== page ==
4 Tips on Reducing the Frustrations of the FMV Process for Physician Service Agreements

As hospital and health system executives continue to be flooded with physician alignment opportunities, one recurring compliance topic is present in nearly every physician service agreement: fair market value compensation. Mandated by industry regulations, FMV compensation remains an unavoidable element of a PSA that can easily develop into a source of frustration and misunderstanding for both the hospital and the physician. This article provides a few suggestions that can minimize the negative impacts of the FMV process during the negotiation of a PSA.

1. If a valuation expert cannot be involved early in the process, then structure a reasonable compensation offer. Circumstances may prevent the involvement of a valuation expert early in the negotiations. In this situation, the best course of action is to develop a compensation offer that is reasonable and supportable. Here are a few valuation guidelines to consider:

  • Compensation for clinical services should be correlated to physician productivity. For example, if a physician's professional collections are equal to the median, then a reasonable compensation rate for these services is the median.
  • Compensation per work relative value unit is inversely correlated to work RVU volume. MGMA tells us that the higher a physician's work RVU volume, the lower the compensation rate per work RVU. Therefore, if a physician's work RVU volume is at the 90th percentile, a compensation rate per work RVU at the 90th percentile should not be selected.
  • Be wary of developing a compensation proposal based solely on offers made by local, competing hospitals. Stark law provides guidance regarding the use of market data that reflects referral relationships. Although a local offer from a competing hospital might be considered, from a valuation standpoint it should not be the sole basis to support FMV compensation.
  • When determining compensation for physician administrative services ensure that the compensation survey data matches the services being provided. Stark law guidance indicates that clinical compensation may not be an appropriate proxy for physician administrative services. Other sources of data (i.e., published medical director compensation surveys) should be considered.

2. Obtain an independent FMV opinion early in the negotiation process. This step will be essential for higher risk PSAs as there is typically a lot at stake for the hospital from both a political and regulatory perspective. Few things can bring a deal to a screeching halt faster than reducing PSA compensation because it cannot be supported as FMV. It is vital at the onset of a negotiation to determine if a FMV opinion is needed and then to obtain one from a reputable firm. The FMV opinion will set the "ceiling" of dollars that can be paid for the physician's services.  Importantly, it will prevent the communication of potentially unrealistic compensation terms to the physician.

As with any PSA, the terms may evolve throughout the negotiations. By having a valuation expert involved early in the process, the FMV opinion can be promptly updated to match the most current terms of the PSA.

3. Have the valuation expert communicate with the physician throughout the FMV process. As with any relationship, trust is a critical factor for success. Permitting the valuation expert meet with the physician, thoroughly explain the valuation process, and keep the physician involved in the process of data collection and analysis provides a level of transparency. It communicates to the physician that the hospital's intentions are to pay a compensation rate that is reasonable, compliant and fair. This also offers the physician an open platform to discuss any unique aspects of his/her practice and to ensure that those aspects are understood and addressed in the valuation.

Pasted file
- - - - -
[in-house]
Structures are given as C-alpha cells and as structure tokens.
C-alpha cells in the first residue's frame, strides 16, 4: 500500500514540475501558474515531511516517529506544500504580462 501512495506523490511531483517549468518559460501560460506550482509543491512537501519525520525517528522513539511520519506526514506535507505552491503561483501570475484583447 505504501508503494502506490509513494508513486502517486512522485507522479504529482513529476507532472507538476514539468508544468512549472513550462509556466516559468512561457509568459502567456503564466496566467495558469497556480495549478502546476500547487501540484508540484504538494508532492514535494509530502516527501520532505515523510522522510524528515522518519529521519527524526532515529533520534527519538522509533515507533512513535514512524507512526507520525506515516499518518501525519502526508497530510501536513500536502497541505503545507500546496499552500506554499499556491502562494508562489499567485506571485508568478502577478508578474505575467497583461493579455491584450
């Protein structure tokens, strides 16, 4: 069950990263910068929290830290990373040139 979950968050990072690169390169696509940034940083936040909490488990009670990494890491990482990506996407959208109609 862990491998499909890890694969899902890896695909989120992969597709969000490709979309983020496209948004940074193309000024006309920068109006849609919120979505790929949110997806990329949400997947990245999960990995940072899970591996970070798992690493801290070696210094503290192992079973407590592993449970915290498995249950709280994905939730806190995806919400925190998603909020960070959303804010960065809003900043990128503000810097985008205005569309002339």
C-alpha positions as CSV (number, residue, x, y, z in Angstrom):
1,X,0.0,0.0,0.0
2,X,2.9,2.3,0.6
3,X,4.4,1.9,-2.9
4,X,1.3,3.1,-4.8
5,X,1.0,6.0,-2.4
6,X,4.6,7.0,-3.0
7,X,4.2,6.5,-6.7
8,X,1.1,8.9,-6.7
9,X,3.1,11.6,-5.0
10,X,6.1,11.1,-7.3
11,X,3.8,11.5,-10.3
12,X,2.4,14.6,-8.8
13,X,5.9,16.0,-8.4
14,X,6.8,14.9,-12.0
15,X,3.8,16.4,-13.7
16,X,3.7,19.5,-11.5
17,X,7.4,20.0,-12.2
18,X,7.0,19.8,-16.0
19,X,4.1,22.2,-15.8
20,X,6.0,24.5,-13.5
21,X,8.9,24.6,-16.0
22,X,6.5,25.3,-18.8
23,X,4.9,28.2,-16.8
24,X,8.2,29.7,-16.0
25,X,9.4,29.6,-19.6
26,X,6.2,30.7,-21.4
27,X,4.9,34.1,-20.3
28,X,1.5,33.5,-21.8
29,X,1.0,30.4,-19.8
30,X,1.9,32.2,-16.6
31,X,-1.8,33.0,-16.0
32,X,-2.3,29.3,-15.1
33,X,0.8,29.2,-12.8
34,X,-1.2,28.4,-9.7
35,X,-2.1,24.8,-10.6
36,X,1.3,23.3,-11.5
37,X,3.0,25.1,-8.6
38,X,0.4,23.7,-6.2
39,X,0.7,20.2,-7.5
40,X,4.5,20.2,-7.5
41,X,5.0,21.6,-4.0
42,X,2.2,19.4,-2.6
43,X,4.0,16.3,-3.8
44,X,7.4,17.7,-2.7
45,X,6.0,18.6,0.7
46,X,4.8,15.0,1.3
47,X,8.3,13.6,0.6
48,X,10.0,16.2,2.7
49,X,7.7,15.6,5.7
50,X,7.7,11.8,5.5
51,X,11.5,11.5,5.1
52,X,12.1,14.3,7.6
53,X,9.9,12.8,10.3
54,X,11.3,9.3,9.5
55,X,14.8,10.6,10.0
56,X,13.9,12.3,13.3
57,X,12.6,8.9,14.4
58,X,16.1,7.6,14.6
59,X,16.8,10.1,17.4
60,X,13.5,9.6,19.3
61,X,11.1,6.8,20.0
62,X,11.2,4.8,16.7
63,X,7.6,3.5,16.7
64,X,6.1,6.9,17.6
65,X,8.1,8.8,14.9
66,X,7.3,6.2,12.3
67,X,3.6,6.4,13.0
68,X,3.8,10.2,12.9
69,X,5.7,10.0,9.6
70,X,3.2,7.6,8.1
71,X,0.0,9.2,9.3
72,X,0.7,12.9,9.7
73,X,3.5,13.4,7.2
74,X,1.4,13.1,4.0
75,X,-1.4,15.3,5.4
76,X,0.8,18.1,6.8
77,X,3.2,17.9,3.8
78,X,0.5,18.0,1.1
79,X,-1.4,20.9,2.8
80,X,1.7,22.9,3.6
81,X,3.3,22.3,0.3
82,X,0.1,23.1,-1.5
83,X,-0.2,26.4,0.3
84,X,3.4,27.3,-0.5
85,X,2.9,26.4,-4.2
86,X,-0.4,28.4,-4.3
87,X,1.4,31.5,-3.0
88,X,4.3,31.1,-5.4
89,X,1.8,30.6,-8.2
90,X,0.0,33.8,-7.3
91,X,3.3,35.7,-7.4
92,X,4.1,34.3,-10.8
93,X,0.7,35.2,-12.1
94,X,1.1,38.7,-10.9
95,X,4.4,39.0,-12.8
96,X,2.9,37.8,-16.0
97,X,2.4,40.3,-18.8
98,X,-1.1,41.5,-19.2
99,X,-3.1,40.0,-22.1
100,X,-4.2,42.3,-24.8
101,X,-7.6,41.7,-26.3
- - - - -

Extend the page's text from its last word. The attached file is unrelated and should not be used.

4. Don't forget that compensation can be paid for multiple physician services within a single PSA. Bundling (or stacking) services within a PSA is prevalent in the market. Bundled services often include (but are not limited to) clinical services, medical directorships, call coverage, and quality improvement. To meet regulatory compliance requirements, a FMV opinion is usually obtained for each service. As a last step, it is prudent to evaluate the reasonableness of the total package of services. An example of a potentially unreasonable arrangement would be the following:

  • PSA between a hospital and one primary care physician
  • Clinical services will be 55 hours per week, 52 weeks per year
  • Medical directorship services will be 25 hours per week, 52 weeks per year
  • Call coverage services will be 365 days per year

The scheduled clinical and medical director hours combined with the call coverage requirements are well above industry norms for one physician and this schedule is likely not sustainable over the term of a typical PSA. Although an extreme example, this illustrates the importance of reviewing the entire bundle of services within a PSA. A seasoned valuation expert will be able to identify potentially unreasonable stacking of services within an arrangement.

Unfortunately, no magic formula exists to guarantee a smooth negotiation process. However, with a bit of additional planning and the assistance of an experienced valuation expert, you can dramatically reduce the frustrations of the FMV process for all parties involved.

Jonathan Helm is a manager in professional service agreements division of VMG Health, a national health care transaction and advisory firm in Dallas. He may be reached by e-mail at jonathanh@vmghealth.com.

More Articles Featuring VMG Health:

Factors Driving Hospital Valuation: Q&A with Colin McDermott of VMG Health
4 Common Mistakes in Determining Fair Market Value for Physician Compensation

To Bundle or Not to Bundle?

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